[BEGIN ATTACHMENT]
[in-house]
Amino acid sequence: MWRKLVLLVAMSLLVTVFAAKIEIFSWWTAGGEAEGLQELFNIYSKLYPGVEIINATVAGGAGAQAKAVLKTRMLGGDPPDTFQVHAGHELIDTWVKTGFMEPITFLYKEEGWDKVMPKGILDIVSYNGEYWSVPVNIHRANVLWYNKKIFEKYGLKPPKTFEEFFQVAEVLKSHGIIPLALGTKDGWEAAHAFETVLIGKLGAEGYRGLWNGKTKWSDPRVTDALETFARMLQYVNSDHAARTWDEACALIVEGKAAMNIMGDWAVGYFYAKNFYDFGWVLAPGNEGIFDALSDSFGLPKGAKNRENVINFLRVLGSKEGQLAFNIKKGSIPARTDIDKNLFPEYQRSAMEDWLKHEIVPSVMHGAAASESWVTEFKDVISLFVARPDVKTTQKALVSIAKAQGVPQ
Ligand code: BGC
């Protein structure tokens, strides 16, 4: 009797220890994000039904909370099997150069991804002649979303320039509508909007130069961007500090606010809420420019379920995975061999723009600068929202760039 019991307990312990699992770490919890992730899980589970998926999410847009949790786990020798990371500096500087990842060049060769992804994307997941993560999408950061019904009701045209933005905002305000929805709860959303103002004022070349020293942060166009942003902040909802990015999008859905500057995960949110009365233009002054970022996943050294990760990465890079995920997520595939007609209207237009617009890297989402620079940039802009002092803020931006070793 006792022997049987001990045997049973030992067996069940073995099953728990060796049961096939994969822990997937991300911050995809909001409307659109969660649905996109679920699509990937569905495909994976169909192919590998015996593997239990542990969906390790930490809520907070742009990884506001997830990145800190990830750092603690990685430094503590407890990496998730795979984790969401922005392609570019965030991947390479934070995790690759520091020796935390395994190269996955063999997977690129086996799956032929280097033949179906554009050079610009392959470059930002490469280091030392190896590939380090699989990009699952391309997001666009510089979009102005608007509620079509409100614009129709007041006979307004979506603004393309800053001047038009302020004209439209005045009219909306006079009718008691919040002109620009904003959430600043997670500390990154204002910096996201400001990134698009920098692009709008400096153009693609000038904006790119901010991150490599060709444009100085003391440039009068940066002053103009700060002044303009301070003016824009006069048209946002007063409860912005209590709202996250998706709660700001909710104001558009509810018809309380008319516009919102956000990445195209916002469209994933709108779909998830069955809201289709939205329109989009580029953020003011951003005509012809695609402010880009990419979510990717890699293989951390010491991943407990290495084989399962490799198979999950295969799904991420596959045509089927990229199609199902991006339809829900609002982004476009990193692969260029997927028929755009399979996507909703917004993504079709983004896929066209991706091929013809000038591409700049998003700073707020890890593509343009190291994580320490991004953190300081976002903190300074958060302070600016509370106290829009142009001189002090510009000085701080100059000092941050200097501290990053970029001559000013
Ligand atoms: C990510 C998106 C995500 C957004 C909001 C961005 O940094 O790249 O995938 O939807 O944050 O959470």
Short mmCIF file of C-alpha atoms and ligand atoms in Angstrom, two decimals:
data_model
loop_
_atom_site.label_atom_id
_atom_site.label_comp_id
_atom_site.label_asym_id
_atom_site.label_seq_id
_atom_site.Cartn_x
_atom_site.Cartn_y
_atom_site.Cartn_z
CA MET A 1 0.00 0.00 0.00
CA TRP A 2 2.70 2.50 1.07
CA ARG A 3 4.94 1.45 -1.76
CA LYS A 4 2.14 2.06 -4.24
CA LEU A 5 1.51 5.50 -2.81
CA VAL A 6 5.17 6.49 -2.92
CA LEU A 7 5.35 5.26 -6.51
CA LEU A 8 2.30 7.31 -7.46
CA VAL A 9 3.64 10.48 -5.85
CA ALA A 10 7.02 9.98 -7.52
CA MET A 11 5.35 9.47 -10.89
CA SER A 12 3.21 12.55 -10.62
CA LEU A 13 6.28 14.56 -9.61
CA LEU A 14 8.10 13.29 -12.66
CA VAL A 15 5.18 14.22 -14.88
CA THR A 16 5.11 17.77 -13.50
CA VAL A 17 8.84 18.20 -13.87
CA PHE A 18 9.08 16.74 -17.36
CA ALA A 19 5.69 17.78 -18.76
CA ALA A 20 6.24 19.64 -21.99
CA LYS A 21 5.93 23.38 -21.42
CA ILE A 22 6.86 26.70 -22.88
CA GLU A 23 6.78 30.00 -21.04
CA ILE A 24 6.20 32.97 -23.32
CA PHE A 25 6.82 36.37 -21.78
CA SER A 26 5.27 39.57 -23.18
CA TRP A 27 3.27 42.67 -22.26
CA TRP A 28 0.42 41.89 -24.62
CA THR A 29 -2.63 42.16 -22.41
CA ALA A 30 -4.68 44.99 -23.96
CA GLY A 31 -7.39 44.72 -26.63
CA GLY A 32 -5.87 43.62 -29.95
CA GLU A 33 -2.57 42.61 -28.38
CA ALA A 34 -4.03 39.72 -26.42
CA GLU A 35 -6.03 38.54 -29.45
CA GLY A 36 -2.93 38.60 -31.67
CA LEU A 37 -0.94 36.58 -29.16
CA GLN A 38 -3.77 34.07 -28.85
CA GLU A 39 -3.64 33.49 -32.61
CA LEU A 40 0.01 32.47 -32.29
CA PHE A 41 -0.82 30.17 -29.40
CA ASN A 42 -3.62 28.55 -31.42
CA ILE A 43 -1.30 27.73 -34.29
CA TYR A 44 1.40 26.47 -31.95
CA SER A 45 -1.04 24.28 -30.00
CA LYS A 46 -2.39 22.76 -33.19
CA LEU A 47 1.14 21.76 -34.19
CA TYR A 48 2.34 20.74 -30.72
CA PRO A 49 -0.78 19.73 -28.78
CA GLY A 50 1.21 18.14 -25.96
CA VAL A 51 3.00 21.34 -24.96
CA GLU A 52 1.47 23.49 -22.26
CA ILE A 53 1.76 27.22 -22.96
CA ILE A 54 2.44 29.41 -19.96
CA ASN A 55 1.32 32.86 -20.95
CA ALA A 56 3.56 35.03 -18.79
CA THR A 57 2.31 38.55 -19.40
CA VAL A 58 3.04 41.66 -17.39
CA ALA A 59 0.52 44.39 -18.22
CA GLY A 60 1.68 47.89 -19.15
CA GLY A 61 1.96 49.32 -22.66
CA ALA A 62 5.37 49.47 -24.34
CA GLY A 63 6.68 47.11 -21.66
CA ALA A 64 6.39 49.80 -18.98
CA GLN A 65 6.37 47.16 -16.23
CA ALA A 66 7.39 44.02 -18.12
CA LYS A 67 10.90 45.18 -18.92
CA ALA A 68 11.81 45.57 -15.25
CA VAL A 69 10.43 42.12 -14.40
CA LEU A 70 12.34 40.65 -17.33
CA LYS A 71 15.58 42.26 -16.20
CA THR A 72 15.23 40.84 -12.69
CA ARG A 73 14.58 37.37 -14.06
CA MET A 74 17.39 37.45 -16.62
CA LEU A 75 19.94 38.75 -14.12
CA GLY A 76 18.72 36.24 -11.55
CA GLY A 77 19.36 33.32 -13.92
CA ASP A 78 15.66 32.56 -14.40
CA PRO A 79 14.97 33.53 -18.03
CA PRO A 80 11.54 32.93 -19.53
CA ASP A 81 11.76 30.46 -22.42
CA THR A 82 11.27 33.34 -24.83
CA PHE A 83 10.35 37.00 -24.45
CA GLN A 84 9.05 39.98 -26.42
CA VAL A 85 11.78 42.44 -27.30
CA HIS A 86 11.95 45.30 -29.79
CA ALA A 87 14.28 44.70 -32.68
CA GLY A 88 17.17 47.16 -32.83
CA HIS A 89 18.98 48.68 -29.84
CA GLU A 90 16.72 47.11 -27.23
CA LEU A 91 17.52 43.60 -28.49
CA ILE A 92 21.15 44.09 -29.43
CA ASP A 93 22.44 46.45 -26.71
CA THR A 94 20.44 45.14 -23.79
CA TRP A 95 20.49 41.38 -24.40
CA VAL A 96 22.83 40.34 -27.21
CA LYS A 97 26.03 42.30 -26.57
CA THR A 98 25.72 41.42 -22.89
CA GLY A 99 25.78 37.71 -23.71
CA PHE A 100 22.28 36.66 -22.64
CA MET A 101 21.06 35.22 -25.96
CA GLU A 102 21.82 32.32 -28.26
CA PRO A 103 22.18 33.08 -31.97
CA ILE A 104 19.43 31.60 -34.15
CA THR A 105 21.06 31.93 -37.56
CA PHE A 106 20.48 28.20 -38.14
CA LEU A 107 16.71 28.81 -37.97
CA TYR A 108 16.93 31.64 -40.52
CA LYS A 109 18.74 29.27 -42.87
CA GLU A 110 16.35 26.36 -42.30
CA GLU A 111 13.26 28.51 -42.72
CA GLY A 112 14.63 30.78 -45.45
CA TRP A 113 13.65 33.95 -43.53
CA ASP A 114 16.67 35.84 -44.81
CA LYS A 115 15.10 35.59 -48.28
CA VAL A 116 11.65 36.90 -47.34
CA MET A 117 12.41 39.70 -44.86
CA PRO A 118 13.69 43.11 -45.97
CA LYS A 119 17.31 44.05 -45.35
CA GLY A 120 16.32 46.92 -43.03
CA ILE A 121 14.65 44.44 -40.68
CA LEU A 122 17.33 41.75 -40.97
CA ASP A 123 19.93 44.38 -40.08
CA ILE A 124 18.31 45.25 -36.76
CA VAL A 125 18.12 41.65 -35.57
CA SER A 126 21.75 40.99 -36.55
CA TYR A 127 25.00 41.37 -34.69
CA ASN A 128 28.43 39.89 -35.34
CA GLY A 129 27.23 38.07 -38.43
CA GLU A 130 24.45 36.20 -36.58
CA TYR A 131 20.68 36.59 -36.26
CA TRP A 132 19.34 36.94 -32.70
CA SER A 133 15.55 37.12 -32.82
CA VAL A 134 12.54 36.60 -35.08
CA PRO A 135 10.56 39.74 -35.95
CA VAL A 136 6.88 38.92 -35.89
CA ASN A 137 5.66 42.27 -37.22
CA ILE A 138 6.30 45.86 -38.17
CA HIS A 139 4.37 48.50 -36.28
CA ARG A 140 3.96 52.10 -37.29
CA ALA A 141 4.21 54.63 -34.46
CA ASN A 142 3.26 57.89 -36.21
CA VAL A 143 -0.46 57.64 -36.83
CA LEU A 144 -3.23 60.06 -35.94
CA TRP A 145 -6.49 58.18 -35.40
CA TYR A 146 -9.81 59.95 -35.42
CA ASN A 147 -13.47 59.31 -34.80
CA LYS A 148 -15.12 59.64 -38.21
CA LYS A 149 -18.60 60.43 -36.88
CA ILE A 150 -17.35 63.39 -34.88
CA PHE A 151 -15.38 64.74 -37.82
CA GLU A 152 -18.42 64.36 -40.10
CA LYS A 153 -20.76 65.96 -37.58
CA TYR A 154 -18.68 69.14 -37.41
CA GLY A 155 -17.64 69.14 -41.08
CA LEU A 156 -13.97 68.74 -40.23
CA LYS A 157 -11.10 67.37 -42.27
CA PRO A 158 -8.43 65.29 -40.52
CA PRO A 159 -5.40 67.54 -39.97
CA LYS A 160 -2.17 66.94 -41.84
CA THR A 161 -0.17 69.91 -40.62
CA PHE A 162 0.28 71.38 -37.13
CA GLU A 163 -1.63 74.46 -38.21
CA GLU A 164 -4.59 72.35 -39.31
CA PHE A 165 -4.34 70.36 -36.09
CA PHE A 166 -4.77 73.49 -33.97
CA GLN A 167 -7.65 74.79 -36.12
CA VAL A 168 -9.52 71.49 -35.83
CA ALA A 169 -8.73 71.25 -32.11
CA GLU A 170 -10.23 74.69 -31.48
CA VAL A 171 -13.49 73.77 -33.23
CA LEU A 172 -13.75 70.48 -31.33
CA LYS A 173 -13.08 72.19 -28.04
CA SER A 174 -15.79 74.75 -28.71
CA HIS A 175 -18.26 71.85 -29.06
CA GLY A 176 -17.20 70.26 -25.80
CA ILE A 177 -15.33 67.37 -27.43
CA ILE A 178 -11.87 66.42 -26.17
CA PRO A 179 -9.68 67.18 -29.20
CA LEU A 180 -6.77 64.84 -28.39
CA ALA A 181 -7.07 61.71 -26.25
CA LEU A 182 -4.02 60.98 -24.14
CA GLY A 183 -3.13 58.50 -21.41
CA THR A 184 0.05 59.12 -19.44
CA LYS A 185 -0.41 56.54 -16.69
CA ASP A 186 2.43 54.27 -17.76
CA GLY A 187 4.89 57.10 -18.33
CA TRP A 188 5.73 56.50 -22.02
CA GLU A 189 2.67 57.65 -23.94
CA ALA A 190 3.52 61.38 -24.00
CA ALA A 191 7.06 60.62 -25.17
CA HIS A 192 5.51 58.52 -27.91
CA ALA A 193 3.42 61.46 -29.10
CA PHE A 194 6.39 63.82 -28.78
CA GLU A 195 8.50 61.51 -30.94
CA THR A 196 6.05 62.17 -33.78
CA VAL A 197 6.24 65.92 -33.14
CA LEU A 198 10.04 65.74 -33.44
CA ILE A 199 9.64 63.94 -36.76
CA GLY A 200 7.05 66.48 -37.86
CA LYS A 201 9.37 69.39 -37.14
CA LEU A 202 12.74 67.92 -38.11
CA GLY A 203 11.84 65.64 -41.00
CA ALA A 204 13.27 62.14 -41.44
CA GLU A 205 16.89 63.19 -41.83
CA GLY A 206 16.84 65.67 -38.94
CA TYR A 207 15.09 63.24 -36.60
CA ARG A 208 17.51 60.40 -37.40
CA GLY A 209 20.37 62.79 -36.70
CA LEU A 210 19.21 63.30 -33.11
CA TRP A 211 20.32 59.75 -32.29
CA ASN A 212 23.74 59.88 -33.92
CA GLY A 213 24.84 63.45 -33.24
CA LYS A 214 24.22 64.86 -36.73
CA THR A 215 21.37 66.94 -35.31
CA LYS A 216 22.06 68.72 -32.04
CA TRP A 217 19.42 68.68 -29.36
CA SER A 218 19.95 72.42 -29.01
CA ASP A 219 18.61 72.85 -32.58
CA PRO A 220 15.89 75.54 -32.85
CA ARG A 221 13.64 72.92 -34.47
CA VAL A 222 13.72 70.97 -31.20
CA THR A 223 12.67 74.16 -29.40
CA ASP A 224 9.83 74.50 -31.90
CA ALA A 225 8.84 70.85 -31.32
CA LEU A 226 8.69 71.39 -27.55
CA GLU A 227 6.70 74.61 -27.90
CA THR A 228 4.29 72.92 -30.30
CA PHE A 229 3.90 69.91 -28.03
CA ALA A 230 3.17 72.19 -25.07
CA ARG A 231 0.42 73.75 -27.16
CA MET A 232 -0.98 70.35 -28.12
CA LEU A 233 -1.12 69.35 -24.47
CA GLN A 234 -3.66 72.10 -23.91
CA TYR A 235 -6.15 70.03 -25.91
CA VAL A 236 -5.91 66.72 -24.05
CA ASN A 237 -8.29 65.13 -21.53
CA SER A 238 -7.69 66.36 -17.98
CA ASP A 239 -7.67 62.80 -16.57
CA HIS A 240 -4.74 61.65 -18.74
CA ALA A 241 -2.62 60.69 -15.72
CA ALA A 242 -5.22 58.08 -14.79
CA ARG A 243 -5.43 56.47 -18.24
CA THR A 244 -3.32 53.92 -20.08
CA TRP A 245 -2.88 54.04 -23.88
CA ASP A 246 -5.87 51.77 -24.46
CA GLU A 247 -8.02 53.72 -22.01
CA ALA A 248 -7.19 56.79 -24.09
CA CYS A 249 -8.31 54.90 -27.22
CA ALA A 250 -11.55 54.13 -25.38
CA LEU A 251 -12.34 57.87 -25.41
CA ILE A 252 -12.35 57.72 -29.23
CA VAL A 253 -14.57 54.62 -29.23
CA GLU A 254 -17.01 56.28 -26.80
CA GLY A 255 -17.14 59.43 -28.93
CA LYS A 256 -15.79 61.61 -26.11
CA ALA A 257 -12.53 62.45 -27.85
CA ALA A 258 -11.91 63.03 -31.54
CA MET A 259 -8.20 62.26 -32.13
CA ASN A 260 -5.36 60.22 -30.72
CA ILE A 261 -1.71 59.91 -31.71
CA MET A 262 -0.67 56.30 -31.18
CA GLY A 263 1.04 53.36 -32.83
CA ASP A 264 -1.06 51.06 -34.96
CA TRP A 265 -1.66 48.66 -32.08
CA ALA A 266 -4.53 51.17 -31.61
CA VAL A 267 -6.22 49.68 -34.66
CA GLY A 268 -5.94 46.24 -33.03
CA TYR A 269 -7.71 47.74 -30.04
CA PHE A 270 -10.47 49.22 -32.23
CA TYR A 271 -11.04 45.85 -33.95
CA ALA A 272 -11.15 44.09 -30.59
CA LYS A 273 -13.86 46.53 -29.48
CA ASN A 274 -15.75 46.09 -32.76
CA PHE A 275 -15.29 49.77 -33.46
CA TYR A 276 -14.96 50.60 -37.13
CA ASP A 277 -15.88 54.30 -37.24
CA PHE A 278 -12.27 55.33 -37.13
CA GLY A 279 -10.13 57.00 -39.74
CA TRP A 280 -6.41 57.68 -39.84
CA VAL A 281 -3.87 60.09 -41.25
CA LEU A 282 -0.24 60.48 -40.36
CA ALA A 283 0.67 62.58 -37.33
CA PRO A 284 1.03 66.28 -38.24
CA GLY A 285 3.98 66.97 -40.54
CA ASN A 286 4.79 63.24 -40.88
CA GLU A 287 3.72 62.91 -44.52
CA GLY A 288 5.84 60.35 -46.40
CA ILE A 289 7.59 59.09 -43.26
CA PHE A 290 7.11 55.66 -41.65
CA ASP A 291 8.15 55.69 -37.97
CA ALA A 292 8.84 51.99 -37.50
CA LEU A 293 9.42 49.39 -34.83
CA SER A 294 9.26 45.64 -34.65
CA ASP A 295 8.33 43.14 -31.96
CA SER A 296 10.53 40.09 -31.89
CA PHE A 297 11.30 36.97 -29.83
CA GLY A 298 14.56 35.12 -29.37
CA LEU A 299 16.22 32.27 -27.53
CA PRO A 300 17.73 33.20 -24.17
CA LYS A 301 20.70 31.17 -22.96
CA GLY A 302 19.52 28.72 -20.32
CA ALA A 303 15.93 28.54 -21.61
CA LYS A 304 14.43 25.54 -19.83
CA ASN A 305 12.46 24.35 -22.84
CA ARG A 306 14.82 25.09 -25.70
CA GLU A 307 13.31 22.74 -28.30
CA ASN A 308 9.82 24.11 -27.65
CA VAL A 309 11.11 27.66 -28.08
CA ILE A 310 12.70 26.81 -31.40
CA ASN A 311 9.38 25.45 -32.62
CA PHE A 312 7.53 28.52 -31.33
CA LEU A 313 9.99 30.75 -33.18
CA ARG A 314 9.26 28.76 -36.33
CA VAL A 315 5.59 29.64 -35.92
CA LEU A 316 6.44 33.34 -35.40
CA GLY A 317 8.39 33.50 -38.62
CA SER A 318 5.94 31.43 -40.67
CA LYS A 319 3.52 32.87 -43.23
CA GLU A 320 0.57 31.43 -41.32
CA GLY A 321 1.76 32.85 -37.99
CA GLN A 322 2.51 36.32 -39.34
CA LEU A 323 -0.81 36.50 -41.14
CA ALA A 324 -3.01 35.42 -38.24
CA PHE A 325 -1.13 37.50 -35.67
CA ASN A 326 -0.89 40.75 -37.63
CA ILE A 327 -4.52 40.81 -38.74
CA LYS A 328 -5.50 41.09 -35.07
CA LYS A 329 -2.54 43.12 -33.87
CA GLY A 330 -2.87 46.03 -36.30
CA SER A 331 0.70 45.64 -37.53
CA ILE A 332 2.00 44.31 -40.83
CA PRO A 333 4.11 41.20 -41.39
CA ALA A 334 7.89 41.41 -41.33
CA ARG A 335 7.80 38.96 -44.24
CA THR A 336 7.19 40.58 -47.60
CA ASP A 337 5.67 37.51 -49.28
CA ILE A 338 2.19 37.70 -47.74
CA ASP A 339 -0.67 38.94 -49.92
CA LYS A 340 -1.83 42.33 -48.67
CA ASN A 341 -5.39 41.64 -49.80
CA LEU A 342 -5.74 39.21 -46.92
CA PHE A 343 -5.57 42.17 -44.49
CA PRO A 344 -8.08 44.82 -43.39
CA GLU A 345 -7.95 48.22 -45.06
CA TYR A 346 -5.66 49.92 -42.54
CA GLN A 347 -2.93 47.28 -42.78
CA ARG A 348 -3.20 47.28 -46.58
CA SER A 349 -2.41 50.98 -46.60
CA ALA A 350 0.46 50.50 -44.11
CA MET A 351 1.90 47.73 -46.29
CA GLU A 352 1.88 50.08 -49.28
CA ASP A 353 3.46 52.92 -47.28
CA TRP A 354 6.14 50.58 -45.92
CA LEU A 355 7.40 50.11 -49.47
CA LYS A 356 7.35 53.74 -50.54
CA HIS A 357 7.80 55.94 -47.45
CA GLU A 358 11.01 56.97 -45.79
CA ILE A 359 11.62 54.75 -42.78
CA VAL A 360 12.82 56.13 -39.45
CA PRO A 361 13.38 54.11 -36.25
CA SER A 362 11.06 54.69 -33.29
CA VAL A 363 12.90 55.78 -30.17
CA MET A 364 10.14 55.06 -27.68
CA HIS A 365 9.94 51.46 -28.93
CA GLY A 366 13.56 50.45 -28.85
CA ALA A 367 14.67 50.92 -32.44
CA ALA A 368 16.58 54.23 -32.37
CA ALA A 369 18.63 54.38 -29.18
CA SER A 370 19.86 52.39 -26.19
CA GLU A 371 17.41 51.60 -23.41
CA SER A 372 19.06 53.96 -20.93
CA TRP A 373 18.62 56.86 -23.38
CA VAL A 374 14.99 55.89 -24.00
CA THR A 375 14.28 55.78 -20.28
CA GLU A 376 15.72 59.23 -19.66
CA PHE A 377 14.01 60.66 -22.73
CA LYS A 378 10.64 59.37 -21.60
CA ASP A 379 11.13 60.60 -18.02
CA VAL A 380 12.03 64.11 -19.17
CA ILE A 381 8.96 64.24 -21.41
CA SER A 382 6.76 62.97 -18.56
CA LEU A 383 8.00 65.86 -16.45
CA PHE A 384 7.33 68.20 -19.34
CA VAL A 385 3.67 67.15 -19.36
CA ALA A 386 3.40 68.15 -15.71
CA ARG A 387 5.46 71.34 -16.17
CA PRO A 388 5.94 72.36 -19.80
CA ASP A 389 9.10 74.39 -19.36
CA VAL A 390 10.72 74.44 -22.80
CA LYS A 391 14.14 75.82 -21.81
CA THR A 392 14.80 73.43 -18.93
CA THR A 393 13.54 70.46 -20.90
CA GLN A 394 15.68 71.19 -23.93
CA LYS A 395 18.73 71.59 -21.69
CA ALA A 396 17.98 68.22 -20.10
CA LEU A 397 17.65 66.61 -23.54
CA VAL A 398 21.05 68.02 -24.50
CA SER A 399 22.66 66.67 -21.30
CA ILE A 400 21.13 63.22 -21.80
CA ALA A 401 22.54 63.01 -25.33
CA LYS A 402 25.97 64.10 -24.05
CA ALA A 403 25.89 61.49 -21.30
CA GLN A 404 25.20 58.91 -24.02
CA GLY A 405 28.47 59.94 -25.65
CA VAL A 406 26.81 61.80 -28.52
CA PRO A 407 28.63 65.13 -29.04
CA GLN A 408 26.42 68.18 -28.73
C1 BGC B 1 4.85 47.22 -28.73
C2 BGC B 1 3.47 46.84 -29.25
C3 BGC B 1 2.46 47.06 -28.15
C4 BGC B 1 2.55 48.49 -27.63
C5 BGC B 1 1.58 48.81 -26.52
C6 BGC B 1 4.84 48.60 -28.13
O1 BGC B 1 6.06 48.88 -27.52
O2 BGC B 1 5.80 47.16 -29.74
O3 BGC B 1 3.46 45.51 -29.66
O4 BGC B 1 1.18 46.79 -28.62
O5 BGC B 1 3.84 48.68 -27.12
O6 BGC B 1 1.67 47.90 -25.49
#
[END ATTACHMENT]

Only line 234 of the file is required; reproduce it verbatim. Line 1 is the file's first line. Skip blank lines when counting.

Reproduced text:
CA ASP A 219 18.61 72.85 -32.58